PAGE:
Picture Dictionaries for AAC
The most useful book in my therapy room is the Oxford Picture Dictionary, 2nd Edition, Monolingual. It has pictures of EVERYTHING in it, all nicely labeled in English and displayed in visual scenes to give context. There's also nothing childish about it, so I recommend purchasing it to most of my clients with aphasia. For those who need a pocket-sized version, I also use and recommend the ICOON picture dictionary. Imagine my excitement when I recently found both of these books available as APPS!
Oxford Picture Dictionary, 2nd Edition is a universal app for iOS priced at $9.99 for the full version, or try Unit 1 for free. The app contains both English and Spanish, so it's perfect for those working in bilingual communities. Organized by category, the app uses the same scenes as the book to show vocabulary. Touch the white dot on a scene or the speaker icon under a word to hear the word or phrase pronounced (something the book could never do!). My paper copy is filled with sticky tabs to help me find the most useful pages; the app allows you to bookmark a word electronically for quick-reference. It even has a search function, which is certainly welcome since my paper copy's index is well used.
One thing that I really like about the paper copy is that people with aphasia can flip through it to find what they're looking for, whereas the app requires category navigation that can be confusing for language-impaired individuals. However, at about a third of the price of the book and with voice-output, it's certainly worth having for communication support and independent practice of speech and reading.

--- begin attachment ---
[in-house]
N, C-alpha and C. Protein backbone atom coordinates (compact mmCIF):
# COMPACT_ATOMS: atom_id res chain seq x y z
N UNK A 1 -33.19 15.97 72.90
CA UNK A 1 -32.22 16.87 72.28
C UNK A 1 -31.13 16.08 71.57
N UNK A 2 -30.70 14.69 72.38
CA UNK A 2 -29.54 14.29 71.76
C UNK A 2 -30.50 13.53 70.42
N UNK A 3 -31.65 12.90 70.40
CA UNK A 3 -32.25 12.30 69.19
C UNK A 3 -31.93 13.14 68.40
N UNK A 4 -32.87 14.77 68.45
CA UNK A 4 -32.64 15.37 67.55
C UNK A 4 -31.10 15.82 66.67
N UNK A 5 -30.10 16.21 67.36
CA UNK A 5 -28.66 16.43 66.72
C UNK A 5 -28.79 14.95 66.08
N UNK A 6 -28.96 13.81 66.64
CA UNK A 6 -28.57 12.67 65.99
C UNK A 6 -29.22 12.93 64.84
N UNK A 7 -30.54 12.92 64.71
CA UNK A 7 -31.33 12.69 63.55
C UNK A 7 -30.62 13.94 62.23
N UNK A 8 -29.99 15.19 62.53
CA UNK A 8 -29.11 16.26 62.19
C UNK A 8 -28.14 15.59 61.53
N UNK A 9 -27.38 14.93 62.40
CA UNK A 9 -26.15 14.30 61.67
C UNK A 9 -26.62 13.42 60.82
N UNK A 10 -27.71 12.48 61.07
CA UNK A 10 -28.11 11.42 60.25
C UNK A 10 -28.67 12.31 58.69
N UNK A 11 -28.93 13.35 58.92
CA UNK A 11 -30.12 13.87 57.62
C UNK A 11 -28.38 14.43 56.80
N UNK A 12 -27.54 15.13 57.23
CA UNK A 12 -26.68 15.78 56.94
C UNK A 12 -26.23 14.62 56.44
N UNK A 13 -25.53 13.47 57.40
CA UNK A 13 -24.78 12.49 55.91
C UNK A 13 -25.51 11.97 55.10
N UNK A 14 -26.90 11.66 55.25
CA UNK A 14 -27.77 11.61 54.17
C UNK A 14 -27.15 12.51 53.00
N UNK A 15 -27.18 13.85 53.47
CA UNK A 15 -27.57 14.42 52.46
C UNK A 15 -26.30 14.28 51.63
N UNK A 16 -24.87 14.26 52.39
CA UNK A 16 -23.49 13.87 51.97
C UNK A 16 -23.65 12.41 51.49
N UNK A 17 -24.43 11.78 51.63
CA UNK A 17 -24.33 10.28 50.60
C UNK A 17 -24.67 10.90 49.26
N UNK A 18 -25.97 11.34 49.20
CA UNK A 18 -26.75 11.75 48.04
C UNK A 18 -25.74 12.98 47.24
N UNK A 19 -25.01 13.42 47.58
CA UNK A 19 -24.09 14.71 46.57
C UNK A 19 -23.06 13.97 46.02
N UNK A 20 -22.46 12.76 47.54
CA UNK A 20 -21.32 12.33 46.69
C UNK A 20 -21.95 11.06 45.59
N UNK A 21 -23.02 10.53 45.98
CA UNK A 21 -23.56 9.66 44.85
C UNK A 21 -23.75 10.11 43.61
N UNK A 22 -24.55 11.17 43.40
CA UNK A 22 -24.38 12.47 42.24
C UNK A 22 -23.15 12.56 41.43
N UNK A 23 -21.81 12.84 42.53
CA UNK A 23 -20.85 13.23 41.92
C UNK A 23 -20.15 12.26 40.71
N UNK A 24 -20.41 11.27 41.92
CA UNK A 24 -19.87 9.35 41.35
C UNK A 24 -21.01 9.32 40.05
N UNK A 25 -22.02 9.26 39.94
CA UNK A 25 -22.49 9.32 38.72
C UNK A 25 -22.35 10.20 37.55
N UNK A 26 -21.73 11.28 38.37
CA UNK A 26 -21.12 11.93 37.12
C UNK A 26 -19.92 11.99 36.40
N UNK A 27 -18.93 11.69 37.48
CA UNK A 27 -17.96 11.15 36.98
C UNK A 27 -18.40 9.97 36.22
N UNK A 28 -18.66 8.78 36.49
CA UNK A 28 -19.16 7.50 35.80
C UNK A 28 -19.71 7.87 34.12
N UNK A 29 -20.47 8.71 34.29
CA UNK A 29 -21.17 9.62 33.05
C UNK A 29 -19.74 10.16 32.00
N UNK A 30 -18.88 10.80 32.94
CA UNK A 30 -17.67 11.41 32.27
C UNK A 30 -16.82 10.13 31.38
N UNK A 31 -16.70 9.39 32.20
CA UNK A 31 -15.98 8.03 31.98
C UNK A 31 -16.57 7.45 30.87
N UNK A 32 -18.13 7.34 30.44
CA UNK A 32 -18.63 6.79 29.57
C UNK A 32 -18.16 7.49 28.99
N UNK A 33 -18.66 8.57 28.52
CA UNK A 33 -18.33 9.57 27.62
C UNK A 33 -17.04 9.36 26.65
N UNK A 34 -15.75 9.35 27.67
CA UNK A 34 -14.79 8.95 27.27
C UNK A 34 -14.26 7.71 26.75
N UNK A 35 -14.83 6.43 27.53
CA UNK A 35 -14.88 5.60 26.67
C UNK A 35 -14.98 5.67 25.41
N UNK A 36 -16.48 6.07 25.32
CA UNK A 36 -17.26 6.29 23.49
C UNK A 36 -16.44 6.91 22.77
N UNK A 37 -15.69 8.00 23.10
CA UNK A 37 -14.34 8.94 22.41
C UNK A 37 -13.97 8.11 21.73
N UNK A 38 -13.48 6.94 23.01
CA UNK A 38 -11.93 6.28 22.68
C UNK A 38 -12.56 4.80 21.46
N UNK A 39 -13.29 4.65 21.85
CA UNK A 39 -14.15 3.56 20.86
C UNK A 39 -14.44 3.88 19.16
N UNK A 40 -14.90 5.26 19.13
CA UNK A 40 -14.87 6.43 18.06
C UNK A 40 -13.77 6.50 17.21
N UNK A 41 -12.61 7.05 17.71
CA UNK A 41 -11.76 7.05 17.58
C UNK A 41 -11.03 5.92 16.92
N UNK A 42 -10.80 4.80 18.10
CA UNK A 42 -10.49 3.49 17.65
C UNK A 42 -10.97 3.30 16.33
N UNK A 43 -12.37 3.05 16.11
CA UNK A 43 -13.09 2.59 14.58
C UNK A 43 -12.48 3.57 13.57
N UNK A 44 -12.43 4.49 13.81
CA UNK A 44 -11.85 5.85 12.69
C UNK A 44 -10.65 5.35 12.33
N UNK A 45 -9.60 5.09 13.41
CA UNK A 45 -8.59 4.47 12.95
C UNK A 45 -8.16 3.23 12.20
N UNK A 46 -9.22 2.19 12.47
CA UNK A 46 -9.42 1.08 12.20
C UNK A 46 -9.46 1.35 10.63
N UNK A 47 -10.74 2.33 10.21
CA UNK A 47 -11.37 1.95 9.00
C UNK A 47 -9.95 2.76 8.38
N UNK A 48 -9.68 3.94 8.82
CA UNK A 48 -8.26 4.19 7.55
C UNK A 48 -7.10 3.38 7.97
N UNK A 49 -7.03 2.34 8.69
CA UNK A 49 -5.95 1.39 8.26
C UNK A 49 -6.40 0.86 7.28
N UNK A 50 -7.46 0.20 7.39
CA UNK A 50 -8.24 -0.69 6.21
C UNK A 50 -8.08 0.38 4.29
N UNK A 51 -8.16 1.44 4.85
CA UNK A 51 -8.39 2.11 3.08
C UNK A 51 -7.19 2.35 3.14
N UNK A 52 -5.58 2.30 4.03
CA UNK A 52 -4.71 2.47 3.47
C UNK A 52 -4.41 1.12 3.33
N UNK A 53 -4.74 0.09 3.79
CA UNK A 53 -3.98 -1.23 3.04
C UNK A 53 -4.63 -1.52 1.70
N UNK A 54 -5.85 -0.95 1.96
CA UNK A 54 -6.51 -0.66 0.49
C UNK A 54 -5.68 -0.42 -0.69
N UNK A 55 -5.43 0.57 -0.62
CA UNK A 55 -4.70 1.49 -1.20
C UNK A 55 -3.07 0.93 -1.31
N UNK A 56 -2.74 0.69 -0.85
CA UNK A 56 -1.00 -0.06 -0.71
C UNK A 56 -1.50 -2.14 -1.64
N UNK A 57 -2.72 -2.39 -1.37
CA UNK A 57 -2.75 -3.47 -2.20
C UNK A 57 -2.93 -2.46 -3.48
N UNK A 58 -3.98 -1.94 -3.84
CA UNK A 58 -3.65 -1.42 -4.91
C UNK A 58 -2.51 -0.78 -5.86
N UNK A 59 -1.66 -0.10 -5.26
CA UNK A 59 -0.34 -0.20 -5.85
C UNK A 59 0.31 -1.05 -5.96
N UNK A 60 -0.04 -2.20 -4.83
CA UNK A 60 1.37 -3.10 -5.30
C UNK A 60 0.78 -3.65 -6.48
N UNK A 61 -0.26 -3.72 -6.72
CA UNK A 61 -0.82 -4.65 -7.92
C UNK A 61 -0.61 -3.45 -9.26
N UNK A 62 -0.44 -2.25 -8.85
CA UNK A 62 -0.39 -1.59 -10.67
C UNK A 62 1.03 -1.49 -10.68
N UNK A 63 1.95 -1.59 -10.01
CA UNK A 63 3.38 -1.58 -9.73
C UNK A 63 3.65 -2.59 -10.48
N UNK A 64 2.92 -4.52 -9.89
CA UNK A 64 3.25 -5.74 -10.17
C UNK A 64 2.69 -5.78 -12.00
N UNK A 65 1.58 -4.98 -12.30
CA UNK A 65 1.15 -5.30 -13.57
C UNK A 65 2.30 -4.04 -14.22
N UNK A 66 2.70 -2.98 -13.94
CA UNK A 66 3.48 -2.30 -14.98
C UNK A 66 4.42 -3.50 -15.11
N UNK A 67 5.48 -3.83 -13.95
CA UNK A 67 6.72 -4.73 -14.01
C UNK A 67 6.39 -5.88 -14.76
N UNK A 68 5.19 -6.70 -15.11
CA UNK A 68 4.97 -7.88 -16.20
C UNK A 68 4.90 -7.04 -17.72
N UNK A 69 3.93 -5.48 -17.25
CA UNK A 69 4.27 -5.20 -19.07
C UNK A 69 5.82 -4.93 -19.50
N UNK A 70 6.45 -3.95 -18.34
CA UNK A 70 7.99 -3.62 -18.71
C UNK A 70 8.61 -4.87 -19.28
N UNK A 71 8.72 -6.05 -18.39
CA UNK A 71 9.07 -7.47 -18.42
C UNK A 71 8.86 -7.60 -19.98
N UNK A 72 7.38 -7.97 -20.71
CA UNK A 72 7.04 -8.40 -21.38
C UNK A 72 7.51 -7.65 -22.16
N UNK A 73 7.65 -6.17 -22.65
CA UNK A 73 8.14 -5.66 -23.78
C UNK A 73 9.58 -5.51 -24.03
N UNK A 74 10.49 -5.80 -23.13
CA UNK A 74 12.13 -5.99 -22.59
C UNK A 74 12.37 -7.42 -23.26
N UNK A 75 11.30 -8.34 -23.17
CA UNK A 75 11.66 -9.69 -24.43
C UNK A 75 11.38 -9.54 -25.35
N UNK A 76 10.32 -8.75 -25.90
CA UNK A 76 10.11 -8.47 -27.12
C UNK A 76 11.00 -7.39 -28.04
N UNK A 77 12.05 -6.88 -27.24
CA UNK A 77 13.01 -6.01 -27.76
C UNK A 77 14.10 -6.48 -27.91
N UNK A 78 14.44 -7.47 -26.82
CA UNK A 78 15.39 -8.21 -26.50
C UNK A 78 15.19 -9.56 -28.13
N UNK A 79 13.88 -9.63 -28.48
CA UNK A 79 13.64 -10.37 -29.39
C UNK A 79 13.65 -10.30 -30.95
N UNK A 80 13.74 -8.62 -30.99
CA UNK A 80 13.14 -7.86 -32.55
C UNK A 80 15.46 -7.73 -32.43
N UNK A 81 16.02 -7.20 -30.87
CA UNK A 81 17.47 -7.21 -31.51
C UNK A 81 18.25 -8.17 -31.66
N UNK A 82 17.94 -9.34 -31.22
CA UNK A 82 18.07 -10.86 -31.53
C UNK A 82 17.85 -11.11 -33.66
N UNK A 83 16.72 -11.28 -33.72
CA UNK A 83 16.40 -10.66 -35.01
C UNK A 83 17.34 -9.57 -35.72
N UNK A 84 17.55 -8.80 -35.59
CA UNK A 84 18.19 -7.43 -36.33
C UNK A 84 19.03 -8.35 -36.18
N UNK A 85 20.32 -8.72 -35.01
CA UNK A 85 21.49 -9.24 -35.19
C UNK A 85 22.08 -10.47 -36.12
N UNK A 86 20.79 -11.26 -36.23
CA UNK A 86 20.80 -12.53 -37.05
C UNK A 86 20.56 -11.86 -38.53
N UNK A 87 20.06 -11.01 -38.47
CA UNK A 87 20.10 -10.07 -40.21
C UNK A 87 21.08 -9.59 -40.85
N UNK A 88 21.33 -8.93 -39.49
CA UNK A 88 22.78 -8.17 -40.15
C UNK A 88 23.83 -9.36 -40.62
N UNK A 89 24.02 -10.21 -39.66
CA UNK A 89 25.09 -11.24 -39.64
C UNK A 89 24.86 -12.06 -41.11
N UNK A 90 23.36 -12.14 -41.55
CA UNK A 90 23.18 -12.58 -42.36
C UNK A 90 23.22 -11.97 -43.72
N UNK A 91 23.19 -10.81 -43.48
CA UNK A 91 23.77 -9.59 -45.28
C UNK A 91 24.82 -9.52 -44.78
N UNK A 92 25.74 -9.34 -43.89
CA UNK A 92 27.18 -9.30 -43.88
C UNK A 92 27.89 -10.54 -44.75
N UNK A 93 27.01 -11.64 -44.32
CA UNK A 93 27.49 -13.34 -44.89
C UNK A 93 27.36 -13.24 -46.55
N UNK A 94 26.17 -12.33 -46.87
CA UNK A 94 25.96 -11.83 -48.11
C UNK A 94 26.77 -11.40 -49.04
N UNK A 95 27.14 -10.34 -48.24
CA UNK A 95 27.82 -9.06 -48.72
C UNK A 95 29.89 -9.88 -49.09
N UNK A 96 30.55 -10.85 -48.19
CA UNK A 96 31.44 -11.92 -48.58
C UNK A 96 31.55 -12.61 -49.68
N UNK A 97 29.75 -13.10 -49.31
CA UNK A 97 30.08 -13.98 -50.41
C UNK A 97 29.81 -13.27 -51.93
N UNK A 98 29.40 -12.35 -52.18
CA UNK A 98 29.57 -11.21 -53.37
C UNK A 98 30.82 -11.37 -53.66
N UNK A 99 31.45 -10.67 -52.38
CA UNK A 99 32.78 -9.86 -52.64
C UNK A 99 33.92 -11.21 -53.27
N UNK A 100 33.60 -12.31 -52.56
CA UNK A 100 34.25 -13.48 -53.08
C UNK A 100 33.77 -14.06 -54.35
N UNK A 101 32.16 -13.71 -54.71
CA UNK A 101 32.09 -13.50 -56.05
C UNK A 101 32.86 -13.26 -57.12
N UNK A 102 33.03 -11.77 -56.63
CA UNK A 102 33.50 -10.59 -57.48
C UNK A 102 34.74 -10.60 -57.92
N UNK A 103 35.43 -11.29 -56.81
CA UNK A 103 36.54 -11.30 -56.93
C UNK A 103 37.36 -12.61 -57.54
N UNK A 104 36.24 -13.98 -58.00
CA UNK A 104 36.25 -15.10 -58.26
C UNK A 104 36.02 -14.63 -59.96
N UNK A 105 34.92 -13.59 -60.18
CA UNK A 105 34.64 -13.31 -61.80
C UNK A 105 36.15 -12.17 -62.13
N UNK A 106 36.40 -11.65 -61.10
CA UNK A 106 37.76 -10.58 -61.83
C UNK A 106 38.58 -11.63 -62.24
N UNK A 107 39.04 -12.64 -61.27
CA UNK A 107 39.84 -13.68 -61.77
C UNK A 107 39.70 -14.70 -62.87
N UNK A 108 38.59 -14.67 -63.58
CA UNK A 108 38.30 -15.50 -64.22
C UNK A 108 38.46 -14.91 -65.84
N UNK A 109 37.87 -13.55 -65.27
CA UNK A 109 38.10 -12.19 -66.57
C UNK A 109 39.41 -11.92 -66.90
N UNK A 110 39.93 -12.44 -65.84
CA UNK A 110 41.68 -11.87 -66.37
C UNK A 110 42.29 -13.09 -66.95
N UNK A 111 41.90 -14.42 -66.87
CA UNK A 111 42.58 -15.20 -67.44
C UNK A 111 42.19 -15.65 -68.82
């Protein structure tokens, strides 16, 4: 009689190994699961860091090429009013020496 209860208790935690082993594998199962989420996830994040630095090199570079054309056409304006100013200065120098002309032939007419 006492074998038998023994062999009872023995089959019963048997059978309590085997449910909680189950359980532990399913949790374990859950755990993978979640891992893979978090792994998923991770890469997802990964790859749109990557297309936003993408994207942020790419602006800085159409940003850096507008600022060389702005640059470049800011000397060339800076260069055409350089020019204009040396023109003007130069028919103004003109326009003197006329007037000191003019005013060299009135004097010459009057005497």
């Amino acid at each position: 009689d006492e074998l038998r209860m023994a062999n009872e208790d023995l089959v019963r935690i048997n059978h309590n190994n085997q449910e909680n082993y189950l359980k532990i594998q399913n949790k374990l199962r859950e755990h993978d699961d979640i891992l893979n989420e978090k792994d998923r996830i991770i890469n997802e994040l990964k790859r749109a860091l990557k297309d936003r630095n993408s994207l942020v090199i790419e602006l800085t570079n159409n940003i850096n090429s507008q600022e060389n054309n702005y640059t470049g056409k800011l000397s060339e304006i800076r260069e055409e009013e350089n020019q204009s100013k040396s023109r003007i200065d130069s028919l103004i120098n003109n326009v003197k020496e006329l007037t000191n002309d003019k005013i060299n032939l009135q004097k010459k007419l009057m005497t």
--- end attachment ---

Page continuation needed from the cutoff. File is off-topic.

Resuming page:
The ICOON global picture dictionary offers fewer words and features, but for only $0.99, it's a handy app for aphasia communication support, naming therapy, and travel. While designed for the iPhone, this app can be used at 2x size on the iPad with some loss of picture quality. ICOON is similar to the Oxford dictionary in the way it is organized by category, but this app has no labels or voice output. In some ways, this is an advantage: often the communication partner can read the word but the person with aphasia is interpreting the picture outside the label, so this app forces both partners to interpret the meaning together. When used as a therapy tool, the lack of labels promotes naming practice.
Most of the pictures are simple black and white line drawings, with a few color photos for the food items. The vocabulary is selected for world travelers, which makes it quite functional for talking about basic needs, feelings, and simple concepts. In this case, I do prefer the book to the app since it includes far more words and color pictures, but again the price is a bargain and the electronic format is readily available on my device.
Aphasia Treatment: From the Clinic to the Community